Are Amazon’s Private-Label Brands Worth Keeping?

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Amazon.com Inc. (NASDAQ: AMZN), by its own admission, had a record-breaking 2017 holiday season. To cap it all, the company’s own Echo Dot and Fire TV Stick were the best-selling products.

In addition to these home-grown and well-known product brands, Amazon has also been steadily building up its business in private-label brands on everything from baby wipes to sportswear.

The company’s revenue from its 45 or so private-label brands is likely not to exceed $500 million in 2017, but sales of its top brand have risen at an annual rate of 10% according to industry analysts at OneClickRetail.

After completing its acquisition of Whole Foods in August, Amazon introduced its 365 Everyday Value brand. In just a few months 365 has become the second-best selling of the company’s private brands and is expected to generate more than $10 million in revenues for 2017.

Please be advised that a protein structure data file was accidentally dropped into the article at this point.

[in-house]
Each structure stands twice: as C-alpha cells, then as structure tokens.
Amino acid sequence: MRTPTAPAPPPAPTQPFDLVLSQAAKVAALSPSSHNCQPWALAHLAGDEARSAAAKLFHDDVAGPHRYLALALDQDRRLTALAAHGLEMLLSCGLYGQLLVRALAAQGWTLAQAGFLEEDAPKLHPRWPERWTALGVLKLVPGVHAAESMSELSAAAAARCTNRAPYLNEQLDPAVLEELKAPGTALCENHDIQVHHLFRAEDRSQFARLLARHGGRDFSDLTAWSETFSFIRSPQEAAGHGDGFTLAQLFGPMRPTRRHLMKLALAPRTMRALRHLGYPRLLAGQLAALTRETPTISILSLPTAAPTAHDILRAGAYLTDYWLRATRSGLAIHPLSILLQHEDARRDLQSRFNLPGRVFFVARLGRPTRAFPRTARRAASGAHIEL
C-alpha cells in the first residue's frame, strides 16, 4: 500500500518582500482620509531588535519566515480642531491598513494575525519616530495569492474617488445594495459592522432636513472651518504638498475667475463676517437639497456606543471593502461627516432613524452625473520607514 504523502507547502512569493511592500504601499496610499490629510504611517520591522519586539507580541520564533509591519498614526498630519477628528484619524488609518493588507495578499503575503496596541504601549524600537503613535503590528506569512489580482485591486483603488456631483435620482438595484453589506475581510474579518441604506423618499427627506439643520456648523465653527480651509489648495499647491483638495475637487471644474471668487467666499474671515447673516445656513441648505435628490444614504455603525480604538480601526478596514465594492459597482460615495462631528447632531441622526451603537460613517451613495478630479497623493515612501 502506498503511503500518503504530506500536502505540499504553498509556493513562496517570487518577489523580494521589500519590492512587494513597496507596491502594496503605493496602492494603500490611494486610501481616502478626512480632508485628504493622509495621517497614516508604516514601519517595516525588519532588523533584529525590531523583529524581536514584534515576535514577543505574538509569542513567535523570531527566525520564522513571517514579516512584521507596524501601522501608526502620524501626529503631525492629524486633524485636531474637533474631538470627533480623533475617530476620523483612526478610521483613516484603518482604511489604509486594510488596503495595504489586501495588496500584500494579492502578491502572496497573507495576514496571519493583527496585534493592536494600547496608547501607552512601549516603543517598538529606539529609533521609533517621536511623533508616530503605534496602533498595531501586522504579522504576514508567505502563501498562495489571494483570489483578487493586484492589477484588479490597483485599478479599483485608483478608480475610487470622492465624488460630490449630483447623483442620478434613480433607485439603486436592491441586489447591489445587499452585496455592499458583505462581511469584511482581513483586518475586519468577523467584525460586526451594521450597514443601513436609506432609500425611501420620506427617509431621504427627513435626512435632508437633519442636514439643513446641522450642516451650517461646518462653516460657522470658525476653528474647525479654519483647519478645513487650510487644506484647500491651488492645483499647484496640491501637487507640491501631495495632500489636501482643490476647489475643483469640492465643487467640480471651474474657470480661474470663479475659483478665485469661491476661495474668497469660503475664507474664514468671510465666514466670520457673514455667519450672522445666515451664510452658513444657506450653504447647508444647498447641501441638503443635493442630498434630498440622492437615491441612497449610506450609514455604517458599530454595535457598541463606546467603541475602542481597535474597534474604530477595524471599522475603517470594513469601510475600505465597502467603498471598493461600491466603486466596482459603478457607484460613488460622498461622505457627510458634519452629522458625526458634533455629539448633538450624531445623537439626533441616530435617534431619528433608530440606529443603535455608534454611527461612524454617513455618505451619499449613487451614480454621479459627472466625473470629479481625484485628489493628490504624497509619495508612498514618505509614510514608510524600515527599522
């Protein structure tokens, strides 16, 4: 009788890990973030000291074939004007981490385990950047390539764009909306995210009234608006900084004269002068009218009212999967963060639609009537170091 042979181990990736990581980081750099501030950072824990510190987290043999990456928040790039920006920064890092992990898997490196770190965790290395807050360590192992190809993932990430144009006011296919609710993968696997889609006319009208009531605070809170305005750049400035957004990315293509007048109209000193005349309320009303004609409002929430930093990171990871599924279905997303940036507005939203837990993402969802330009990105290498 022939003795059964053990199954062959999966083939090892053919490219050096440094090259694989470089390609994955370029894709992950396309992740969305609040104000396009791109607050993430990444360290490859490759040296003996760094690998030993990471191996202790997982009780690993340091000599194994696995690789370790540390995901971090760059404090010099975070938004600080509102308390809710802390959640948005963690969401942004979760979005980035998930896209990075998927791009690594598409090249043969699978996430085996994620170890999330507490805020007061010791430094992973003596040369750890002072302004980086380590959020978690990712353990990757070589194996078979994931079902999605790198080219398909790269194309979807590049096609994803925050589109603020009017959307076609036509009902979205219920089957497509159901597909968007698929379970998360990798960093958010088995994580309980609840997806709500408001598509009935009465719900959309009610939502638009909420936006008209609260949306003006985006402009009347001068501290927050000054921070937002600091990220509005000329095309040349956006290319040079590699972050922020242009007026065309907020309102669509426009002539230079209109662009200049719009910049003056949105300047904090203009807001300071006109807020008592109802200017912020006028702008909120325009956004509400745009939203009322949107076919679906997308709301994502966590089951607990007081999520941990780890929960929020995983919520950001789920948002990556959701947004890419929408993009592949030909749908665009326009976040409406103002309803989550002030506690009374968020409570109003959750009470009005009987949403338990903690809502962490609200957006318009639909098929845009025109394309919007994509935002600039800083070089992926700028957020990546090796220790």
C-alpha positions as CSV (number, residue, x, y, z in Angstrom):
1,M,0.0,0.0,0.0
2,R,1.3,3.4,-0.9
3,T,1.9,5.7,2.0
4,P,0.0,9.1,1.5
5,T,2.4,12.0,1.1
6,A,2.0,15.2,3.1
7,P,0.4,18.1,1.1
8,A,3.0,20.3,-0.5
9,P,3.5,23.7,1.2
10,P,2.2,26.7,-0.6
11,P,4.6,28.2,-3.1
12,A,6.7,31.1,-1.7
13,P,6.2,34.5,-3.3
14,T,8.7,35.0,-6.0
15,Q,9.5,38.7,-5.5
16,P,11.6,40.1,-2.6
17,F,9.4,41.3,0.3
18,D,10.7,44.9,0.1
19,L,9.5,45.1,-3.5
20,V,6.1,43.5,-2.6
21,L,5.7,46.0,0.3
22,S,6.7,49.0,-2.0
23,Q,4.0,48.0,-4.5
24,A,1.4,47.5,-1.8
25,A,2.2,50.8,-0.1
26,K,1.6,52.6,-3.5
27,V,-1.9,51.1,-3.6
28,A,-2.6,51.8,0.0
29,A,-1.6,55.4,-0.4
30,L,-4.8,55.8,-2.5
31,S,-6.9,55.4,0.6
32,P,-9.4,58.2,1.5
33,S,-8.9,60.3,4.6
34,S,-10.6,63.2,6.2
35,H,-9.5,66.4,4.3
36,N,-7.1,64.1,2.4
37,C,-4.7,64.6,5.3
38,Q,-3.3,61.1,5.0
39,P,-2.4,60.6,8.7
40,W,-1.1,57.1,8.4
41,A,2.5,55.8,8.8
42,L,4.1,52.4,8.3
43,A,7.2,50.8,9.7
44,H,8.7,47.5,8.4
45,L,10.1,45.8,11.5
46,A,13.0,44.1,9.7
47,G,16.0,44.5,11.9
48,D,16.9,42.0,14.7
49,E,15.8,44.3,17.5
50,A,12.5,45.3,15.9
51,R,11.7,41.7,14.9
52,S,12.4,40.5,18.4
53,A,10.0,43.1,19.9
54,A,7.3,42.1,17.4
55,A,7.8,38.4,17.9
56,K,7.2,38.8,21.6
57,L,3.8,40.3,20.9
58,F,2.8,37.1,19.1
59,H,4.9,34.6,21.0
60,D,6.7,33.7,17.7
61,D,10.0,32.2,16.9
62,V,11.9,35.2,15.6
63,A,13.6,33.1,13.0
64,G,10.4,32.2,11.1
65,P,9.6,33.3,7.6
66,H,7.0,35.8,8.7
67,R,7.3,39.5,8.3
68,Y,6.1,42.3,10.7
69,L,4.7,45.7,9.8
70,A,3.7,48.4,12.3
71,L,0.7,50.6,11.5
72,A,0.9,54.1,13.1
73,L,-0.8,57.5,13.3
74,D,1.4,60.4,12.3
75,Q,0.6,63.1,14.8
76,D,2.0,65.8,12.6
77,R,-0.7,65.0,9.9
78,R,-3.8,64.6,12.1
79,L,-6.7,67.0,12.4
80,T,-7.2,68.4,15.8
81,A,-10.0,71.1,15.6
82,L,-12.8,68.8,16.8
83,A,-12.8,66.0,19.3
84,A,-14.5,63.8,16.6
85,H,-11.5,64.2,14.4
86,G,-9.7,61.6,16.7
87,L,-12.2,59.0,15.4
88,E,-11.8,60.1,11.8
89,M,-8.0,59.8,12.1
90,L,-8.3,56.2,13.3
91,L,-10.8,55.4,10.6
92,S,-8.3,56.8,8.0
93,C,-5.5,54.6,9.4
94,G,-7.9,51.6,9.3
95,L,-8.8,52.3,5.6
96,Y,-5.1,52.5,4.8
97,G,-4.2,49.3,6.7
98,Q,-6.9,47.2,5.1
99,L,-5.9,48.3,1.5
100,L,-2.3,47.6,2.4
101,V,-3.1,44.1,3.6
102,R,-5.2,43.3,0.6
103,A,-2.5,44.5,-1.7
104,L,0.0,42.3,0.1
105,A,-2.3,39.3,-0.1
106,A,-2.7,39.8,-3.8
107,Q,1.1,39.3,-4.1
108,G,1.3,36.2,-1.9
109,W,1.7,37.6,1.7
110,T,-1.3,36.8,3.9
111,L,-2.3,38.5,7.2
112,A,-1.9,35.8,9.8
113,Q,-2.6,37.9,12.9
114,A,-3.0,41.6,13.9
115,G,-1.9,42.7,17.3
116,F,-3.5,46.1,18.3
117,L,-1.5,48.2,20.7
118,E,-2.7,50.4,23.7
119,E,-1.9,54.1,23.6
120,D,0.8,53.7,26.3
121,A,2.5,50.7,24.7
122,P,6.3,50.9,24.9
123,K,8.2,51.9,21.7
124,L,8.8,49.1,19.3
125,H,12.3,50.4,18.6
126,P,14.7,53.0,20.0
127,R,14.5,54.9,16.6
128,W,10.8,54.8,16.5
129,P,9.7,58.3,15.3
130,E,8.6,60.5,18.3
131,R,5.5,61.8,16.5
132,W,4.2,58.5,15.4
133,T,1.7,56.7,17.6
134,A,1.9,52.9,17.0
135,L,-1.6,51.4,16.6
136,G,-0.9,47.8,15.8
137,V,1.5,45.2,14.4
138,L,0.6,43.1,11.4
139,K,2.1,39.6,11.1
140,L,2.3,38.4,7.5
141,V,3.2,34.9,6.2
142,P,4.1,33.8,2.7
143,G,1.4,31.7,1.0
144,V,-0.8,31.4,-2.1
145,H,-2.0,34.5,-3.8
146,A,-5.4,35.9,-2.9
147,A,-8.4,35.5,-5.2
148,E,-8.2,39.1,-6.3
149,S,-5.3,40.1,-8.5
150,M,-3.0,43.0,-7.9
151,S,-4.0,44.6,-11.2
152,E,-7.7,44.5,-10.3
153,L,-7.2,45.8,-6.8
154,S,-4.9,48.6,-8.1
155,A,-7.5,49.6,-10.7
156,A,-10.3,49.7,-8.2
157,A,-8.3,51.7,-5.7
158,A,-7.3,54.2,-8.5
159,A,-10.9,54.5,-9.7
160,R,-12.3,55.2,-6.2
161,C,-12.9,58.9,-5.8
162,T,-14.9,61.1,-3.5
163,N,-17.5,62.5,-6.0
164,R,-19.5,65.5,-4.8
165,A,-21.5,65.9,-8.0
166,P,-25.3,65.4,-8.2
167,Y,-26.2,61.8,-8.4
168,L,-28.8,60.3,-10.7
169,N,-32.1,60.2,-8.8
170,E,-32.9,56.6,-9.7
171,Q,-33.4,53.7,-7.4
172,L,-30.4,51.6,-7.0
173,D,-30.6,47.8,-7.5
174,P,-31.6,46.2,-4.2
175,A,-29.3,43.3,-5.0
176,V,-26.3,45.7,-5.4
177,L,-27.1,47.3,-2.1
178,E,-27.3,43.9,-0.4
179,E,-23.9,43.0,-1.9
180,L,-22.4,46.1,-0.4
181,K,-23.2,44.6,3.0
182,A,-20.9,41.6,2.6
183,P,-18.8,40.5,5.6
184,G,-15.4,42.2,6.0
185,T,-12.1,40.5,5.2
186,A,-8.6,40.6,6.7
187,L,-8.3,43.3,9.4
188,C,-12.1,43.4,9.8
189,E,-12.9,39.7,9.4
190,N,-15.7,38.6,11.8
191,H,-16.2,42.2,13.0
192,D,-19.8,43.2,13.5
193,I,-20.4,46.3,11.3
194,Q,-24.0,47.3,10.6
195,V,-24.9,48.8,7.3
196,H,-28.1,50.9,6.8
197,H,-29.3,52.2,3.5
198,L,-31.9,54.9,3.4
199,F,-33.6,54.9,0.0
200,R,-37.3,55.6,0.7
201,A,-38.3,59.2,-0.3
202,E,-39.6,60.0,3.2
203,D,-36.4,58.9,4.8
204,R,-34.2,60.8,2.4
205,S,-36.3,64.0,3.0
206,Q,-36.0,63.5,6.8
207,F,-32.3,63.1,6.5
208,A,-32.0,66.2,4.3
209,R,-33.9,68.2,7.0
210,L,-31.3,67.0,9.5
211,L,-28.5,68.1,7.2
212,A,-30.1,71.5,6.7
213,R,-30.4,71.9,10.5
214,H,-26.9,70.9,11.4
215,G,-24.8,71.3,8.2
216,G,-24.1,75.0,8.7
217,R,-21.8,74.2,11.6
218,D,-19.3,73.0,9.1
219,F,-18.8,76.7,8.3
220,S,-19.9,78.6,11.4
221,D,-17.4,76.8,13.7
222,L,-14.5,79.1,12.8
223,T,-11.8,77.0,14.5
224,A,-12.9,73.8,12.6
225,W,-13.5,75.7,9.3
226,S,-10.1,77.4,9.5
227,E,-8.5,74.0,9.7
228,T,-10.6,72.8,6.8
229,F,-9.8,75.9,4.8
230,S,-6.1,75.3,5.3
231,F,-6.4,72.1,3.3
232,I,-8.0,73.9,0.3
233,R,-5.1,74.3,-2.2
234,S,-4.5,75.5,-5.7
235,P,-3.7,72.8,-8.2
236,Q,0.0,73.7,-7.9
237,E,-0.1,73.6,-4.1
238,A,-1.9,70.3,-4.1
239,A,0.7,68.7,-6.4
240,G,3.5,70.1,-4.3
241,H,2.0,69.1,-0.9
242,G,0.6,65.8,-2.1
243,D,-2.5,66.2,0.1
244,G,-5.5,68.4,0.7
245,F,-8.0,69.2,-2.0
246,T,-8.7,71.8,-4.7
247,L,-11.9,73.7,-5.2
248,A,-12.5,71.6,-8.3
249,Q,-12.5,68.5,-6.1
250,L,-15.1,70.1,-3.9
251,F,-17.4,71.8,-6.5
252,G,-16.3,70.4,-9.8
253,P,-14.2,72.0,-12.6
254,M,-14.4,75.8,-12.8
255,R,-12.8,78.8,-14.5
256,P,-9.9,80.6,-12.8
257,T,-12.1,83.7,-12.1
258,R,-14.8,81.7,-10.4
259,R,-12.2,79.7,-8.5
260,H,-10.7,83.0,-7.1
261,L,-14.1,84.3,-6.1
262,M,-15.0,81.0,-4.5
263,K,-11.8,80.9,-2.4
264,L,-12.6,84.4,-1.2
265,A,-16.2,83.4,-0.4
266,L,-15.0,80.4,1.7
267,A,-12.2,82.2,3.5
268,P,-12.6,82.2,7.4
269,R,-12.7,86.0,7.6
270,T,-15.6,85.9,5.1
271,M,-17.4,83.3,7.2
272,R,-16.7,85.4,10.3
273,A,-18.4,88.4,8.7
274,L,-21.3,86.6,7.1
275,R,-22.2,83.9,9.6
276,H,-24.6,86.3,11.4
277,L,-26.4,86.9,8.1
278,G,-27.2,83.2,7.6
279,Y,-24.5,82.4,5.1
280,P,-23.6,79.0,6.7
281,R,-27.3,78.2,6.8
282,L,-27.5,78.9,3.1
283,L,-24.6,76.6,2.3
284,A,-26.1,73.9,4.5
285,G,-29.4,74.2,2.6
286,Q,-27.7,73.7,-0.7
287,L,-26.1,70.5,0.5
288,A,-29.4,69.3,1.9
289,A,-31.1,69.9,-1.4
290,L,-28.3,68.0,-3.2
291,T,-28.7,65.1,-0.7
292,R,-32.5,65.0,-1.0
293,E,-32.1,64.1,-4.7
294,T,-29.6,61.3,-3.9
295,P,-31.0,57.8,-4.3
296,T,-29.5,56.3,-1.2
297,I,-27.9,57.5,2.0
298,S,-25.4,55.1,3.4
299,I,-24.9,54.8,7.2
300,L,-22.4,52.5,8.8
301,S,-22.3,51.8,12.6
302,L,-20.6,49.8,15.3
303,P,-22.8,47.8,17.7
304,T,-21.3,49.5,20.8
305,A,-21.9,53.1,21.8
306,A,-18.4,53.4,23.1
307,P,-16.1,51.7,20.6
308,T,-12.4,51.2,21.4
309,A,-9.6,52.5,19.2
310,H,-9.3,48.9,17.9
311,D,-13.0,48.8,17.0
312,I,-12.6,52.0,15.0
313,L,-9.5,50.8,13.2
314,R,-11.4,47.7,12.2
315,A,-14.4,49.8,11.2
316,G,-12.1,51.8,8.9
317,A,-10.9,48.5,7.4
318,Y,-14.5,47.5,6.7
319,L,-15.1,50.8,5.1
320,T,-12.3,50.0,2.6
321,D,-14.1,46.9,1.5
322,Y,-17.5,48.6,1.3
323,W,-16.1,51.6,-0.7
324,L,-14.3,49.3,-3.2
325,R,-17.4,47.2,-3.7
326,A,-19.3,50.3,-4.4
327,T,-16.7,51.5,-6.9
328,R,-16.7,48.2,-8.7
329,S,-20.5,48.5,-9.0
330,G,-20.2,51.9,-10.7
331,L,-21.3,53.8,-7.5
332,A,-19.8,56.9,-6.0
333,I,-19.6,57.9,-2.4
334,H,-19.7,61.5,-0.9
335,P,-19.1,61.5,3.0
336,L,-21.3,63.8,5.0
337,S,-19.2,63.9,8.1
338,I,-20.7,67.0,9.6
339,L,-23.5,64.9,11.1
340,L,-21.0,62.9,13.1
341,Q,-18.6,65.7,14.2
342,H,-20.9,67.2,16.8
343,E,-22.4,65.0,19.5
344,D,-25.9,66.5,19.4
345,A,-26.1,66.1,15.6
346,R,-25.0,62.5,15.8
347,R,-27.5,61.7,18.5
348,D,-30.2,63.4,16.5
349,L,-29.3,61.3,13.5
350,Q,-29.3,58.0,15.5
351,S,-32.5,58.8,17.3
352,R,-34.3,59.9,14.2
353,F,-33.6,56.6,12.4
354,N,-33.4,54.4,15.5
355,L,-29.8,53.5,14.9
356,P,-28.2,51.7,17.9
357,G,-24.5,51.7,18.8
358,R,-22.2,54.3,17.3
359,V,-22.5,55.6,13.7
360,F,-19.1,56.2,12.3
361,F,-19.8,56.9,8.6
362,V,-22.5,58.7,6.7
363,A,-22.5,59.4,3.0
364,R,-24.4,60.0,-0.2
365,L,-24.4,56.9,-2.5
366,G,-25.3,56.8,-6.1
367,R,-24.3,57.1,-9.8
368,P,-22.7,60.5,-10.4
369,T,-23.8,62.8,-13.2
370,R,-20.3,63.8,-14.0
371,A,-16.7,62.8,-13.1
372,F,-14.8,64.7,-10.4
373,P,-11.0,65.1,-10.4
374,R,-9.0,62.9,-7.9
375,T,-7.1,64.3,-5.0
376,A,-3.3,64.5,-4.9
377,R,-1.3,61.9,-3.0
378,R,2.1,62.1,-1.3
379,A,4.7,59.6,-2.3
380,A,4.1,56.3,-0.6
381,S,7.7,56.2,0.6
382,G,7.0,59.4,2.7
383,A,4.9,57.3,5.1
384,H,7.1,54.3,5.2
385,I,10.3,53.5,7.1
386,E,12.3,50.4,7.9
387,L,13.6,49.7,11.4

Amazon’s advantage — and the advantage of any company’s private-label brand — is being able to lower the price point for the items customers want to buy. Retail industry analyst Sucharita Mulpuru-Kodali at Forrest commented on Amazon’s private-label stuff:

Private-label brands win because of price. Look at a Target brand or a Walmart private-label brand. They’re great value for [the] money. … Amazon private label is tiny, maybe a few billion, but because it’s small, it has huge opportunity for growth. They get it right and execute it, and it represents potentially high margins.

The key point is that Amazon does not need its private-label business to be the size of Nike’s or Lululemon’s to profit from those high margins. Amazon just needs to offer its private-label goods to the right customer. With all the data the company collects on its visitors, it’s not hard to see how Amazon could do this.